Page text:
• Save a byte with m* x*2 vUx. This makes me wonder if m* x*2 can be reduced further... – ETHproductions Dec 21 '17 at 18:05
• Thanks, @ETHproductions; that's another new trick I've learned today. – Shaggy Dec 21 '17 at 18:11
• I've got it, just use x* and check if it's divisible by Ux*½ :) – ETHproductions Dec 21 '17 at 18:11
• Yes, I don't think that trick is documented anywhere... But whenever you use a binary operator as an auto-function with no second argument, it uses the index by default (like if you did XY{X*Y}) – ETHproductions Dec 21 '17 at 18:12
• Oh, now, that's just ingenious, @ETHproductions. :) – Shaggy Dec 21 '17 at 18:17

## C#, 71 bytes

Golfed

a=>{int i,s,S=s=i=0;while(i<a.Length){S-=s;s-=a[i++];}return 2*S%s<1;};


Ungolfed

a => {
int
i, s, S = s = i = 0;

while( i < a.Length ) {
S -= s;
s -= a[ i++ ];
}

return 2 * S % s < 1;
};


Full code

using System;

namespace Namespace {
class Program {
static void Main( String[] args ) {
Func<Int32[], Boolean> f = a => {
int
i, s, S = s = i = 0;

while( i < a.Length ) {
S -= s;
s -= a[ i++ ];
}

return 2 * S % s < 1;
};

List<Int32[]>
testCases = new List<Int32[]>() {
new Int32[] {1, 0},
new Int32[] {3, 1, 5, 7},
new Int32[] {6, 3, 1},
new Int32[] {100, 0, 0, 0, 0, 0, 0, 0, 0, 0, 0, 0, 0, 0, 0, 0, 0, 0, 0, 0, 0, 5},
new Int32[] {10, 4, 3, 0, 2, 0, 5},
new Int32[] {1, 2, 3, 4, 5, 6, 7, 8, 9, 10},
new Int32[] {7, 7, 7, 7},

new Int32[] {1, 2},
new Int32[] {3, 6, 5, 1, 12},
new Int32[] {0, 0, 2, 0, 1, 0},
new Int32[] {1, 2, 3, 4, 5, 6, 7, 8, 9},
new Int32[] {6, 3, 2, 4, 0, 1, 2, 3},
new Int32[] {4, 0, 0, 2, 3, 5, 2, 0, 1, 2, 3, 0, 0, 1, 2, 4, 3, 1, 3, 0, 0, 2},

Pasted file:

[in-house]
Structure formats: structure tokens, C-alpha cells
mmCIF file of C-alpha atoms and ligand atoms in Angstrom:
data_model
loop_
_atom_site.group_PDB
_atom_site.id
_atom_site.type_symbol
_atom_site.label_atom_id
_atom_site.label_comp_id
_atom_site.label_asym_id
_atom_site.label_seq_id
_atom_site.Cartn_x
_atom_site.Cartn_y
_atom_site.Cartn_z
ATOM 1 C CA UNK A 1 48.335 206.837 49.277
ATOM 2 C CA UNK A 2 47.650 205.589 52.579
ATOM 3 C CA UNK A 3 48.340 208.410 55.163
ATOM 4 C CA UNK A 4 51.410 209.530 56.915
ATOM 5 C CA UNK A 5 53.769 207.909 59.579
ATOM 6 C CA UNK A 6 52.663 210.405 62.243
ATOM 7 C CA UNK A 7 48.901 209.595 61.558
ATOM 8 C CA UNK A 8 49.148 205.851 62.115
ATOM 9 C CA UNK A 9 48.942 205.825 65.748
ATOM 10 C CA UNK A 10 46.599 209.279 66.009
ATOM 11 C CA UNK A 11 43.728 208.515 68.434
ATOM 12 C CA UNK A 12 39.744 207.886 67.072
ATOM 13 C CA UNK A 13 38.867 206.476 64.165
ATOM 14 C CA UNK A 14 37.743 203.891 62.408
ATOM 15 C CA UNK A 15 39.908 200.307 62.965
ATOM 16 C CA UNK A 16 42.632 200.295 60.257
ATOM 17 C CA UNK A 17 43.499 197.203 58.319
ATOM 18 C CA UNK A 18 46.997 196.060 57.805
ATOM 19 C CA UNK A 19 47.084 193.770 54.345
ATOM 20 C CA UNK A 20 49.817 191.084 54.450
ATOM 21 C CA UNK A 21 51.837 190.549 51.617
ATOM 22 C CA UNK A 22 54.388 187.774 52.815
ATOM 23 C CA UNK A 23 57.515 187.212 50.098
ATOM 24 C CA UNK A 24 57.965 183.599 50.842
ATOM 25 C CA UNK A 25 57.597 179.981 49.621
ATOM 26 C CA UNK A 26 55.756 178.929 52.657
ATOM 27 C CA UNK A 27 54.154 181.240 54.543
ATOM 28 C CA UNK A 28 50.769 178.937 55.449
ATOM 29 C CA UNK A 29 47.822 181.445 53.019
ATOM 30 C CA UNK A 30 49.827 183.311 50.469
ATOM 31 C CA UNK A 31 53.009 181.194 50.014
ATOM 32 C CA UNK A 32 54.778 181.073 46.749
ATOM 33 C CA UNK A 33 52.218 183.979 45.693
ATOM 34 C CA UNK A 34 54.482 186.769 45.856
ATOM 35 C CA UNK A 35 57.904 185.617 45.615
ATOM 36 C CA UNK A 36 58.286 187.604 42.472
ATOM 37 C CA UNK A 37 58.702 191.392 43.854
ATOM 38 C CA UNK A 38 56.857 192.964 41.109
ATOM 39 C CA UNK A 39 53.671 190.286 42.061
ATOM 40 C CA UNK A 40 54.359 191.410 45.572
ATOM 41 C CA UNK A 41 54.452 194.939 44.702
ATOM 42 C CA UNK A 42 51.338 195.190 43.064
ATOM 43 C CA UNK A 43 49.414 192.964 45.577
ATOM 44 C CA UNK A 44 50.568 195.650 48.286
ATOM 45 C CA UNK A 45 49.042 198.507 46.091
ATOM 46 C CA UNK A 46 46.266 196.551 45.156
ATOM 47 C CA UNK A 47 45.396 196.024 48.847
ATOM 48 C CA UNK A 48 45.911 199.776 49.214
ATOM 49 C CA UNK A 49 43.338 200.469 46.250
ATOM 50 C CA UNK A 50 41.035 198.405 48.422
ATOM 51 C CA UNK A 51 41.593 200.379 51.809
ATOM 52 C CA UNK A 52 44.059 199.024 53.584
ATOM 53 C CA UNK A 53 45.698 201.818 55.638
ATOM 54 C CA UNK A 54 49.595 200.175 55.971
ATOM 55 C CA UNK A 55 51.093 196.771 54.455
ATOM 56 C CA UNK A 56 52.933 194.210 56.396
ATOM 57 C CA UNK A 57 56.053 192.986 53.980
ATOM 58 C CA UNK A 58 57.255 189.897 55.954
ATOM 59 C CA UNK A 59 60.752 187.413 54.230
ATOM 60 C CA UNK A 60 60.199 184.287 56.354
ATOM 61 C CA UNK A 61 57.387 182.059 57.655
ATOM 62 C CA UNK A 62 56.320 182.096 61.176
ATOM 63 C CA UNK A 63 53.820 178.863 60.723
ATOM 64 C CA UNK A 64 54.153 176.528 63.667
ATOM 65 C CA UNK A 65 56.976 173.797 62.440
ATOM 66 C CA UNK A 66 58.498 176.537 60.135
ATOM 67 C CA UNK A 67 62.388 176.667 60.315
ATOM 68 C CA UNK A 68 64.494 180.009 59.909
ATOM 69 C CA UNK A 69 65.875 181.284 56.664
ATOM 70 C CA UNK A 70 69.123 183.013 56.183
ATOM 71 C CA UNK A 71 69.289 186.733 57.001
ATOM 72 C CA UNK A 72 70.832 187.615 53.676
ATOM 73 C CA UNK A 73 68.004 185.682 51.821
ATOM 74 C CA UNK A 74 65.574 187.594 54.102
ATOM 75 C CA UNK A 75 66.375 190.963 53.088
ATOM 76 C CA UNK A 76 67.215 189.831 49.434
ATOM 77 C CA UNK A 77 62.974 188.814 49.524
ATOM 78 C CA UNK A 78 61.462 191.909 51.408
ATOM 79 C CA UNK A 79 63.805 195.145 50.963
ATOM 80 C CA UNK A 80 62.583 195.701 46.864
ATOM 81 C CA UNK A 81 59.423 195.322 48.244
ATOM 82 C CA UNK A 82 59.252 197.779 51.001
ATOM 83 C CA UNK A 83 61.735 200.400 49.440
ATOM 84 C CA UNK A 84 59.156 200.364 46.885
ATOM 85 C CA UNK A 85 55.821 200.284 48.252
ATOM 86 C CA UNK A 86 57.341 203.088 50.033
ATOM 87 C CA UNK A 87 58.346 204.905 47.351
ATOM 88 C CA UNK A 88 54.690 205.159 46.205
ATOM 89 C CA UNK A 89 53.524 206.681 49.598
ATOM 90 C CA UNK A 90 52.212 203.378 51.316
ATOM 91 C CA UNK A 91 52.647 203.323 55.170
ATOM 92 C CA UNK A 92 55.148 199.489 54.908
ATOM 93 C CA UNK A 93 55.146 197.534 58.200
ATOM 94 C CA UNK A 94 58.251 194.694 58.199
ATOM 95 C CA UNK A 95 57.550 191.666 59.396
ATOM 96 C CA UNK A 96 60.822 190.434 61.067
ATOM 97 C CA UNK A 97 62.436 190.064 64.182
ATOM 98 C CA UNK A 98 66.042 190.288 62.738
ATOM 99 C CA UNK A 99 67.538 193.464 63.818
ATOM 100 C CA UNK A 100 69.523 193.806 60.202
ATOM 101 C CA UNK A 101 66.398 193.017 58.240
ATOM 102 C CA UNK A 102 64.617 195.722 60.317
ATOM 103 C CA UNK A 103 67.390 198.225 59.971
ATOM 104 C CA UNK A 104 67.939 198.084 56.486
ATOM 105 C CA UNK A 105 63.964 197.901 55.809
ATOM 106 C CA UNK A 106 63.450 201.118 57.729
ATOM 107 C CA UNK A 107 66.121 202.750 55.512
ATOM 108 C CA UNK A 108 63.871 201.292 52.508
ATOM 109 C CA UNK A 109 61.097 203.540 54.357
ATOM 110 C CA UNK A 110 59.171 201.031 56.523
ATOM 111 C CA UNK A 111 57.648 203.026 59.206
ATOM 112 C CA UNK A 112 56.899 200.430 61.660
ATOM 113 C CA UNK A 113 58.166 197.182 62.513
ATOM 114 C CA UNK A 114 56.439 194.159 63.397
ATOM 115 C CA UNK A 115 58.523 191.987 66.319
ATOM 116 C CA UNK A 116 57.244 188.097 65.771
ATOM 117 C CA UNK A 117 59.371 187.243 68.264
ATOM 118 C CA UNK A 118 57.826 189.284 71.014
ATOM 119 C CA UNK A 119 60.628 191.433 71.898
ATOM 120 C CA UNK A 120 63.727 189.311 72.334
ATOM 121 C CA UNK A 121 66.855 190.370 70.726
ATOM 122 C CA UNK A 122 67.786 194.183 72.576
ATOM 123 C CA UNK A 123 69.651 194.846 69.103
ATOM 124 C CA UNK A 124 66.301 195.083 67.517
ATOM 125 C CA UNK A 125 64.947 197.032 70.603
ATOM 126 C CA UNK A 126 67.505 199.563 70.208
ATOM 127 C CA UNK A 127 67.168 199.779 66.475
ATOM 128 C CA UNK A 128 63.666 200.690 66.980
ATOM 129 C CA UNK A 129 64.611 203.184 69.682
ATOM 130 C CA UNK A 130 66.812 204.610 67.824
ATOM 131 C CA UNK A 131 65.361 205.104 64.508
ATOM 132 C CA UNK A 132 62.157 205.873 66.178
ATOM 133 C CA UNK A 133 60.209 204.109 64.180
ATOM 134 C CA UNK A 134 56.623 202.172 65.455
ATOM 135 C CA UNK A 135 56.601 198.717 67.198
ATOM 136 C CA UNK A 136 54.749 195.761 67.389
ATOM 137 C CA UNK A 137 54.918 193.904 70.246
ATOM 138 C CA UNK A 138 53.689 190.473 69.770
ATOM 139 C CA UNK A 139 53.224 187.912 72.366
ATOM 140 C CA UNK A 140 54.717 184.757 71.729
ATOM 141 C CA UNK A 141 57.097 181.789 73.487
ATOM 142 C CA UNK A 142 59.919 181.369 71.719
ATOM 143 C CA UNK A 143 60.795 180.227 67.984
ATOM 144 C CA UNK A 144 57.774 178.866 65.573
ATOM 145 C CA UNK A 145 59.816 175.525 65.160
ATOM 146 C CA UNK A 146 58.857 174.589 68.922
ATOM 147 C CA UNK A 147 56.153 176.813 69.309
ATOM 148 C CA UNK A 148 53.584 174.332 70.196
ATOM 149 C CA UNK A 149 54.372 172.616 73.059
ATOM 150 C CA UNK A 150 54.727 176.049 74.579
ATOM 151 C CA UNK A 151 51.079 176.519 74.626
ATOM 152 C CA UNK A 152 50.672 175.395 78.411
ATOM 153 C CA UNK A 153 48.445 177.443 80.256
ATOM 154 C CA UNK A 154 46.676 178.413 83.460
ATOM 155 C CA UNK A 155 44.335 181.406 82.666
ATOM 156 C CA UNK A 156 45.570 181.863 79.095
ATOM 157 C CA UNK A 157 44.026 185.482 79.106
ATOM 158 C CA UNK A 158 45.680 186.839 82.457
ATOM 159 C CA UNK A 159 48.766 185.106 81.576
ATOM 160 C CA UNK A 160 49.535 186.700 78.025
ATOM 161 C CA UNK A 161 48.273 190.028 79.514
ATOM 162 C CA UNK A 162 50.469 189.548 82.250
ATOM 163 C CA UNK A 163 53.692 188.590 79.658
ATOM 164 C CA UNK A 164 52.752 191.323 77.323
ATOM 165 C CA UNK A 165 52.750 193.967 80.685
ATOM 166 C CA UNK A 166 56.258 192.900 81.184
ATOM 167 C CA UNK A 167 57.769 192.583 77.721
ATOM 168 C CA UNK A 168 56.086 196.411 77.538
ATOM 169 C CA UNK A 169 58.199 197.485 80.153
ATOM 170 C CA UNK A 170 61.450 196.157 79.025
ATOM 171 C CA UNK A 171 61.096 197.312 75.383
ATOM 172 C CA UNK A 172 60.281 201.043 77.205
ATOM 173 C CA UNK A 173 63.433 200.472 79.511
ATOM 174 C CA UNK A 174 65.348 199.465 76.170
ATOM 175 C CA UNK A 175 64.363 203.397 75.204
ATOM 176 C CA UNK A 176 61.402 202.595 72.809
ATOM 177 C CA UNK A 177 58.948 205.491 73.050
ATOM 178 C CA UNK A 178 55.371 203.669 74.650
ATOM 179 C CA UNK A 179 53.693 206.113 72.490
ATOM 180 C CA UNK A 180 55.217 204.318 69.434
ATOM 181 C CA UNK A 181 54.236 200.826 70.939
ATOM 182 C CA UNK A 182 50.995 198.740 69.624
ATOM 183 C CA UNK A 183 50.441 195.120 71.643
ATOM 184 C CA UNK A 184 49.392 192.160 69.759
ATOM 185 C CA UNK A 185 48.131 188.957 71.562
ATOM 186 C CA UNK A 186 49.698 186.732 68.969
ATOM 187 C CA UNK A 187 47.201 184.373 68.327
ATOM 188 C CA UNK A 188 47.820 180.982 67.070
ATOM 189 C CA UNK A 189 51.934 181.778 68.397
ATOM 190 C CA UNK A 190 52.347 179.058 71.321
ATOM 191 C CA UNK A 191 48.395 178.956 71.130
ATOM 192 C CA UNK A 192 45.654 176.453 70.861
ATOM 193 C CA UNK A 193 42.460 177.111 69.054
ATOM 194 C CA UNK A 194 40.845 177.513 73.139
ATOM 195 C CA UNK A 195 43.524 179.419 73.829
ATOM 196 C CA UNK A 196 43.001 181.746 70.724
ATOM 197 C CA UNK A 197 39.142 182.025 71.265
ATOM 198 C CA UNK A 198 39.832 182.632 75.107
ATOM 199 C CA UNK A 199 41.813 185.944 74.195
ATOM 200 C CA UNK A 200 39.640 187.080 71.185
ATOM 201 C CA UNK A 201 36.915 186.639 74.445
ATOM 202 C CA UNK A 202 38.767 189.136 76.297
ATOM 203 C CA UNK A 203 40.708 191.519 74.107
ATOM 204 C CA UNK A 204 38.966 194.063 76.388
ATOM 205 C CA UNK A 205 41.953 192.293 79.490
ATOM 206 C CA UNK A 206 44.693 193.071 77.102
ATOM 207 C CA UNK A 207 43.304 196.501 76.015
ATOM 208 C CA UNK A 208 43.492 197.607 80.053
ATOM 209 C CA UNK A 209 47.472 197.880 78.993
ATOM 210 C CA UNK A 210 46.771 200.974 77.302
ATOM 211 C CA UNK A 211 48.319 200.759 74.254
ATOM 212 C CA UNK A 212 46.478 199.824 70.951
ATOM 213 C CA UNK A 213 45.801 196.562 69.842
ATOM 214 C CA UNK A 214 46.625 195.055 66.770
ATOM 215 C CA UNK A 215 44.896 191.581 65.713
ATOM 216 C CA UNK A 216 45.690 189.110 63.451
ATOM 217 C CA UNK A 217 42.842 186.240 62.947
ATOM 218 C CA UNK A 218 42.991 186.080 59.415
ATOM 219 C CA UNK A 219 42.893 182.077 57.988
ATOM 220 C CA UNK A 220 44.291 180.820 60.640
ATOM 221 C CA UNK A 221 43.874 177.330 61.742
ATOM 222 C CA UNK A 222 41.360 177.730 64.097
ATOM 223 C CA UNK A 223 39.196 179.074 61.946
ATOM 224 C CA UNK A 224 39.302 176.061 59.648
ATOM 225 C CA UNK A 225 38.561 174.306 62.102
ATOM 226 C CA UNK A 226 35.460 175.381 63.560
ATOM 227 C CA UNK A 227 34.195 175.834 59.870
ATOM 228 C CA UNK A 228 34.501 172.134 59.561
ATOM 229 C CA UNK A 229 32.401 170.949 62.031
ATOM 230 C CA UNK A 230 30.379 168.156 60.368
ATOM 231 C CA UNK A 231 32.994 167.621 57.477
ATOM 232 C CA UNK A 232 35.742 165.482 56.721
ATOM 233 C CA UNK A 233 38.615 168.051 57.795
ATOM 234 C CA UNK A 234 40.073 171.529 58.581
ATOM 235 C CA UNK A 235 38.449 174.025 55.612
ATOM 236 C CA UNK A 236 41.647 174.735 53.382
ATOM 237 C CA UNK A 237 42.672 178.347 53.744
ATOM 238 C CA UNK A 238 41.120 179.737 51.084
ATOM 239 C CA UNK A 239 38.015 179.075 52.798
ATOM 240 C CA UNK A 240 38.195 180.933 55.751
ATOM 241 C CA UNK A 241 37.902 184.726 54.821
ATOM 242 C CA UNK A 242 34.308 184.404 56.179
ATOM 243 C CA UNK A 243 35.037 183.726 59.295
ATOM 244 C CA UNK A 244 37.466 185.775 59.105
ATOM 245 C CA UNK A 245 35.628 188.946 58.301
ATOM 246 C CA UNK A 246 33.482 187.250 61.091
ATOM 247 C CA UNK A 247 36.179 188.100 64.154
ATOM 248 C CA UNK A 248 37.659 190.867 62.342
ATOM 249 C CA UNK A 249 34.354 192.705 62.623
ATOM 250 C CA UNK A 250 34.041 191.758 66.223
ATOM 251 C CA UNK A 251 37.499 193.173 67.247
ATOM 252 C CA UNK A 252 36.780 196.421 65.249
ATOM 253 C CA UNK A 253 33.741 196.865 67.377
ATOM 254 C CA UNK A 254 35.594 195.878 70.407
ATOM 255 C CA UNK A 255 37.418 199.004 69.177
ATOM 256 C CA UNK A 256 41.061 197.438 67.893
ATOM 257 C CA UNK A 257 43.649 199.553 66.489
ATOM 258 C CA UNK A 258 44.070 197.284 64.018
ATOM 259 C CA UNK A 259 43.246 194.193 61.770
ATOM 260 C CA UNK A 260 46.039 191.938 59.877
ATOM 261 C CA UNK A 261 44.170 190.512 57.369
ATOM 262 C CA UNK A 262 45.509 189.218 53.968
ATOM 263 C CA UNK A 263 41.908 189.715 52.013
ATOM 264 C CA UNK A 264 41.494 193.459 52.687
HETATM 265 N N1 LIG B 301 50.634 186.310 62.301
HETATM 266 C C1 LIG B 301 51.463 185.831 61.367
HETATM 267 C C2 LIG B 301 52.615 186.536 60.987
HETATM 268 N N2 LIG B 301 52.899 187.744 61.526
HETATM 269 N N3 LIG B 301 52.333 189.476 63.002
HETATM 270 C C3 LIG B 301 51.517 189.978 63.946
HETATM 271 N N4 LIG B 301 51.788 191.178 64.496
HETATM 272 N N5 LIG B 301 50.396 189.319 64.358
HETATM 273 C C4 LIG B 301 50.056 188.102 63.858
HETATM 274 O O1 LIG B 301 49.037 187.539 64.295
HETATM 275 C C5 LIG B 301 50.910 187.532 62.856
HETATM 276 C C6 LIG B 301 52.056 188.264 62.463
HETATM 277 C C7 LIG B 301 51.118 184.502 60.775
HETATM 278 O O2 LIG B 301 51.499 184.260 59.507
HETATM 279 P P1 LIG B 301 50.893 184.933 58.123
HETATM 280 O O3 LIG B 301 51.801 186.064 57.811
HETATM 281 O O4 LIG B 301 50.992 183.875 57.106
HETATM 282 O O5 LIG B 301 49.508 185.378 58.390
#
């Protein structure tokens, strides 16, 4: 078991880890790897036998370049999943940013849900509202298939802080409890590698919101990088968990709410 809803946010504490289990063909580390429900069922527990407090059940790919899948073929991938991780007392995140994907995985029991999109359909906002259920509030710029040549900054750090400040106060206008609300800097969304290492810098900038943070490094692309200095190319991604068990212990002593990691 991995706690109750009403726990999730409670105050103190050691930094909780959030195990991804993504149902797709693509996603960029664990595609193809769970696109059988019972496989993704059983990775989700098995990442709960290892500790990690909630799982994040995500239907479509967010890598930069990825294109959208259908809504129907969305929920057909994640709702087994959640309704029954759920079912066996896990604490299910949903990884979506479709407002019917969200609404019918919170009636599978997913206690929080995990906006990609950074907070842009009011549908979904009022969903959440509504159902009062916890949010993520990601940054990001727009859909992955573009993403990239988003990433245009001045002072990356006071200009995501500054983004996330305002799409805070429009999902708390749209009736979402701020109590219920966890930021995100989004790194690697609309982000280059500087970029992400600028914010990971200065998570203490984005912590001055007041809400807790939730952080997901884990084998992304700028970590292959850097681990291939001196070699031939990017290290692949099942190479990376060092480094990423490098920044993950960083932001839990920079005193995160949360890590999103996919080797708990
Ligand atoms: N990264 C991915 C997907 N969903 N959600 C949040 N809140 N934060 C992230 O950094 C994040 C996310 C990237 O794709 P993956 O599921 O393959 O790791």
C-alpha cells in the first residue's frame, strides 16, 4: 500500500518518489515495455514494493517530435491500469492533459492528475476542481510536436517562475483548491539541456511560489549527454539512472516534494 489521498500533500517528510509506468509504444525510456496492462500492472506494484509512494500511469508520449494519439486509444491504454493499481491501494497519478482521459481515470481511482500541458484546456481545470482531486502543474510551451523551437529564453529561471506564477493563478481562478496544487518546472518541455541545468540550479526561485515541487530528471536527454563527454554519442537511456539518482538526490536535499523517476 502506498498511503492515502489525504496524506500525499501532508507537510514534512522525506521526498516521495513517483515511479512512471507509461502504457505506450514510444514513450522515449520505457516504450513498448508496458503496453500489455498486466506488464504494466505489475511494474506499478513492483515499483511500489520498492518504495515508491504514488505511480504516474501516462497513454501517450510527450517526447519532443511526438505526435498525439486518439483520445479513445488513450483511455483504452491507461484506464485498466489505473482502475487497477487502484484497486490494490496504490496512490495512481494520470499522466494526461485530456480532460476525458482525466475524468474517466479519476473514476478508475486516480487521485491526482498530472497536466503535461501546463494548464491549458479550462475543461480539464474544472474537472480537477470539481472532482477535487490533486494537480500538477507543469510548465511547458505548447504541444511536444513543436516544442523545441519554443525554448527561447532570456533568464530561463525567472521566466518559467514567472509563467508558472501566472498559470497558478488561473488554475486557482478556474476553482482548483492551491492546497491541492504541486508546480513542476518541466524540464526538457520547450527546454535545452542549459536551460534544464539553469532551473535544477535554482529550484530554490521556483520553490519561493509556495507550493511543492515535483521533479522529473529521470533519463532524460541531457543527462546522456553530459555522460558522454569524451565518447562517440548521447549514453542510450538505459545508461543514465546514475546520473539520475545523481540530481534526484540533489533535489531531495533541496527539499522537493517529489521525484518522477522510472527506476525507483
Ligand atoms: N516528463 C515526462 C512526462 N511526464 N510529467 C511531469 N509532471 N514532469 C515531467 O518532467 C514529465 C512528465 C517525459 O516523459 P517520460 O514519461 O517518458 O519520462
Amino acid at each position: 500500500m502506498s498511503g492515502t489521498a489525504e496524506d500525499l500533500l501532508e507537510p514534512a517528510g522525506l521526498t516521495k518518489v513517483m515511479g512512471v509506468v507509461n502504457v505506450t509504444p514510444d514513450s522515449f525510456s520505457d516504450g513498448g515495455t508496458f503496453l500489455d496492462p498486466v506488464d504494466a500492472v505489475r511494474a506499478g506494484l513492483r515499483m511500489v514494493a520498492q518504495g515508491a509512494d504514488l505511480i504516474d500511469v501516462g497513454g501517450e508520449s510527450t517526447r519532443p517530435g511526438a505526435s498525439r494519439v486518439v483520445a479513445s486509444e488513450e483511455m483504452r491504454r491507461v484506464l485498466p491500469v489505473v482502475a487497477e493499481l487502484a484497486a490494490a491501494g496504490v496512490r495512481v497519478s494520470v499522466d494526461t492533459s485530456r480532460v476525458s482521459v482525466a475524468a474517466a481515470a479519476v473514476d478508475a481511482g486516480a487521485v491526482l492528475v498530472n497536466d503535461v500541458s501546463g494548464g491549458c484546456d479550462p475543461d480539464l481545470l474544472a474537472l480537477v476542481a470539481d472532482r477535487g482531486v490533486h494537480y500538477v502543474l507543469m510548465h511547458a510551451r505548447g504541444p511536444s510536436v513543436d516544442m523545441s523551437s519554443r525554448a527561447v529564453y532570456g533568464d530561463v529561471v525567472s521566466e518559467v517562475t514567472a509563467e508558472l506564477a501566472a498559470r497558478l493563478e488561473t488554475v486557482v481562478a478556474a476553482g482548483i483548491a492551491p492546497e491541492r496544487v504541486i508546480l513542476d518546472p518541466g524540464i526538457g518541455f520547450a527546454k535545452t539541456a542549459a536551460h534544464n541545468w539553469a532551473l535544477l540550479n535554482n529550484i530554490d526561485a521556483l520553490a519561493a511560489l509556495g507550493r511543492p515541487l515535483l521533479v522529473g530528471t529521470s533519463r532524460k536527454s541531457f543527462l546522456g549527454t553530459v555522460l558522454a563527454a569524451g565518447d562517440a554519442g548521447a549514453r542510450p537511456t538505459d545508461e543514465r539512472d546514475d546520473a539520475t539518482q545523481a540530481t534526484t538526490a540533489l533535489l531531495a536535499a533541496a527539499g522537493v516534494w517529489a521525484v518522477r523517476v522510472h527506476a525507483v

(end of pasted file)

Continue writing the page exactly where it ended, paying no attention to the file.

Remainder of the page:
new Int32[] {100, 0, 0, 0, 0, 0, 0, 0, 0, 0, 0, 0, 0, 0, 0, 0, 0, 0, 0, 5},
};

foreach( Int32[] testCase in testCases ) {
Console.WriteLine( $"{{ {String.Join(", ", testCase)} }}\n{f( testCase )}" ); } Console.ReadLine(); } } }  Releases • v1.0 - 71 bytes - Initial solution. Notes I might have, or might have not, blatantly "borrowed" Dennis Python 2 solution... # Haskell, 39 bytes f l=2*sum(zipWith(*)l[0..])modsum l<1  Try it online! # APL (Dyalog), 15 bytes 0≡+⌿|(+⌿+⍨×⍳∘≢)  Try it online! Looks very ungolfy to me... # Python 2, 78 75 bytes thanks to Mr. Xcoder for -3 bytes lambda l:0in[sum(v*(i-y*2)for y,v in enumerate(l))for i in range(len(l)*2)]  Try it online! • No need for the space in 0 in. Also no need for the 0 in range(0,len(l)*2).. – Mr. Xcoder Dec 20 '17 at 16:30 # Julia 0.6, 25 bytes ~=sum !x=~cumsum(2x)%~x<1  Try it online! # PHP, 139 128 bytes <?php$a=explode(',',fgets(STDIN));for($i=0;$i<count($a)-.5;$i+=.5){$z=0;foreach($a as $k=>$v)$z+=($k-$i)*$v;if($z==0)die(1);}?>  Try it online! • Unless I misunderstand this [codegolf.meta.stackexchange.com/questions/2447/… you should be able to use die(1) and die(0) and save 4 bytes by using the exit code instead of a printed string. – manassehkatz Dec 21 '17 at 5:03 • @manassehkatz If you use die without quotes on tio.run it will treat it as a status code (which it should) and not put it in the Output section. So I just added quotes to prevent people from nitpicking – Mic1780 Dec 21 '17 at 15:49 # Swift, 76 bytes {var i=0,t=0;print($0.reduce(0){$0+($1*i,t+=$1,i+=1).0}*2%t<1)}as([Int])->()  Try it online! # Perl 5, 55 + 1 (a) = 56 bytes $.=0;map$.+=$p++*$_,@F;$#F+($p=$i-=.5)&&$.&&redo;say!$.